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    UDP data convert from string to float or int?


    I am currently working on a networking project and I am having trouble and I cant seam to find an answer.

    First I send a udp packet from the client to the server:

    Code:
    sendto(sock,data,MAXDATASIZE,0,(struct sockaddr *)&server,sizeof(struct sockaddr));
    Say that "data" is a variable containing a string.

    Now the server recieves the udp packet:


    Code:
    recvfrom(sock, buf, MAXDATASIZE, 0, (struct sockaddr *) &remote_addr, &iRemoteAddrLen);
    the variable "buf" holds the string recieved in the packet.

    Now say buf = "0.1f,0.1f,0.2f" (A set of float coordinates in Opengl)

    How can I take the string in "buf" and put the three seprate floats into three variables as floats. Like this:

    Original string in "buf":

    buf = "0.1f,0.1f,0.2f"

    into,

    Three seperate opengl floats:

    x=0.1f
    y=0.1f
    z=0.2f

    Make sense?

    If any one has any ideas or suggestion on how to do this it would be a huge help.

    Thanks
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    Devshed Supreme Being (6500+ posts)

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    Use sscanf() to separate the strings into 3 floats. In your case, the code would go something like this:
    Code:
    #include <stdio.h>
    ...
    ...
      char *foo="0.1f,0.2f,0.3f";
      float a, b, c;
    
      sscanf(foo, "%f%*c%*c%f%*c%*c%f", &a, &b, &c);
      printf("%f %f %f\n", a, b, c);
    Hope this helps :)
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    It's actually very easy to do. Just parse that string like you would if you had read it from a disk file or a user typing it in.

    A lot of people here seem to like sscanf(). I never use it because in our C class nobody could get it to work right, so I've shied away from it ever since. I'll take a stab at it and let somebody else tell you what's wrong with it:
    Code:
    // DISREGARD
    fields_converted = sscanf(buf,"%f,%f,%f",&x,&y,&z);
    // DISREGARD
    EDIT:
    Please disregard my attempt at sscanf. I ran a test program and it only converts the first field. Scorpion's example does work. If you are not familiar with sscanf, then you might want to ask him how his format string works. I'm going through the scanf man page now to figure it out for myself.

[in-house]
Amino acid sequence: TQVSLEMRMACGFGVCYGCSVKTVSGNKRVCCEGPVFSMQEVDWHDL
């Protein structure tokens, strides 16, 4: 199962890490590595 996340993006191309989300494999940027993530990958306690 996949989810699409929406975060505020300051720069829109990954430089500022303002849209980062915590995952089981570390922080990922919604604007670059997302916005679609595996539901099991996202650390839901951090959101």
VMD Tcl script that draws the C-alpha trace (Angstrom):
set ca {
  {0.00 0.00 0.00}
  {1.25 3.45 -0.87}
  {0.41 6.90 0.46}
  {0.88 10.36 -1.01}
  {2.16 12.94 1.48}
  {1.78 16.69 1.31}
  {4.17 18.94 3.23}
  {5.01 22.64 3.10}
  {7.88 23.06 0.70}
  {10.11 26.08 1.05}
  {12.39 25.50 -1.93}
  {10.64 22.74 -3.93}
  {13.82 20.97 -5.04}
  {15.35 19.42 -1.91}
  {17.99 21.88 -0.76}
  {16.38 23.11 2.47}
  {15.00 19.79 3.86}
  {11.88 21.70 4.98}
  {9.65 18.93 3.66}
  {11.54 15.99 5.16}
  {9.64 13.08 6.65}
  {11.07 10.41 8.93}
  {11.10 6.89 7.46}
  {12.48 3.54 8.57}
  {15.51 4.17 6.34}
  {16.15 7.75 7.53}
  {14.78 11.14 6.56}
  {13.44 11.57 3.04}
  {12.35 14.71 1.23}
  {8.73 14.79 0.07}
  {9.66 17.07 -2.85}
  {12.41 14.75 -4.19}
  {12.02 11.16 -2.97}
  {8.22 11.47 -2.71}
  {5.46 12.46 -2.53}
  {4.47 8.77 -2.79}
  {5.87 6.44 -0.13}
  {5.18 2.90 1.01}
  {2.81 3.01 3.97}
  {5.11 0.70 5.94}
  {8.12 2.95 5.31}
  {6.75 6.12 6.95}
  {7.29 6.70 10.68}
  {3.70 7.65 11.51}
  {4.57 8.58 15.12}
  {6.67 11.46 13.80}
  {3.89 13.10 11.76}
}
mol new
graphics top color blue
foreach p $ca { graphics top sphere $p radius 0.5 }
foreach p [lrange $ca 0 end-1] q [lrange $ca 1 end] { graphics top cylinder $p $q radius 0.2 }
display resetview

EDIT2:
    My sscanf problem was due to the trailing f's. This one does work:
    Code:
    fields_converted = sscanf(buf,"%ff,%ff,%ff",&x,&y,&z);
    Like I've said here before, I'm learning a lot on this forum.


    In our embedded project here at work, we use strtok a lot. Here's how I would do it:
    Code:
    #include <stdlib.h>  // for definition of NULL and for atof()
    #include <string.h> // for strtok
    
    char *sp;
    
    sp = strtok(buf,",");
    if (sp != NULL)
    {
        x = atof(sp);
        sp = strtok(NULL,",");
        if (sp != NULL)
        {
            y = atof(sp);
            sp = strtok(NULL,",");
            if (sp != NULL)
                z = atof(sp);
        }
    }
    BTW, I recently learned that if you send binary data, then you are subject to differences in byte order. Plus, if you send a struct across as a block of binary data, then you are subject to system differences in byte alignment and padding. Therefore, if you are going to send binary data, you must define an exact format for the data, including number of bytes per field and the byte order (should be network order anyway). Then you will need to explicitly put each field of your struct into the packet and explicit read it out on the other end.

    Of course, your use of a character string is one way to get around this problem.
    Last edited by dwise1_aol; May 14th, 2003 at 10:47 AM.
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    Thanks Scorpions4ever that code did the trick. I even ran it thru some OpenGL code to check it liked the floats.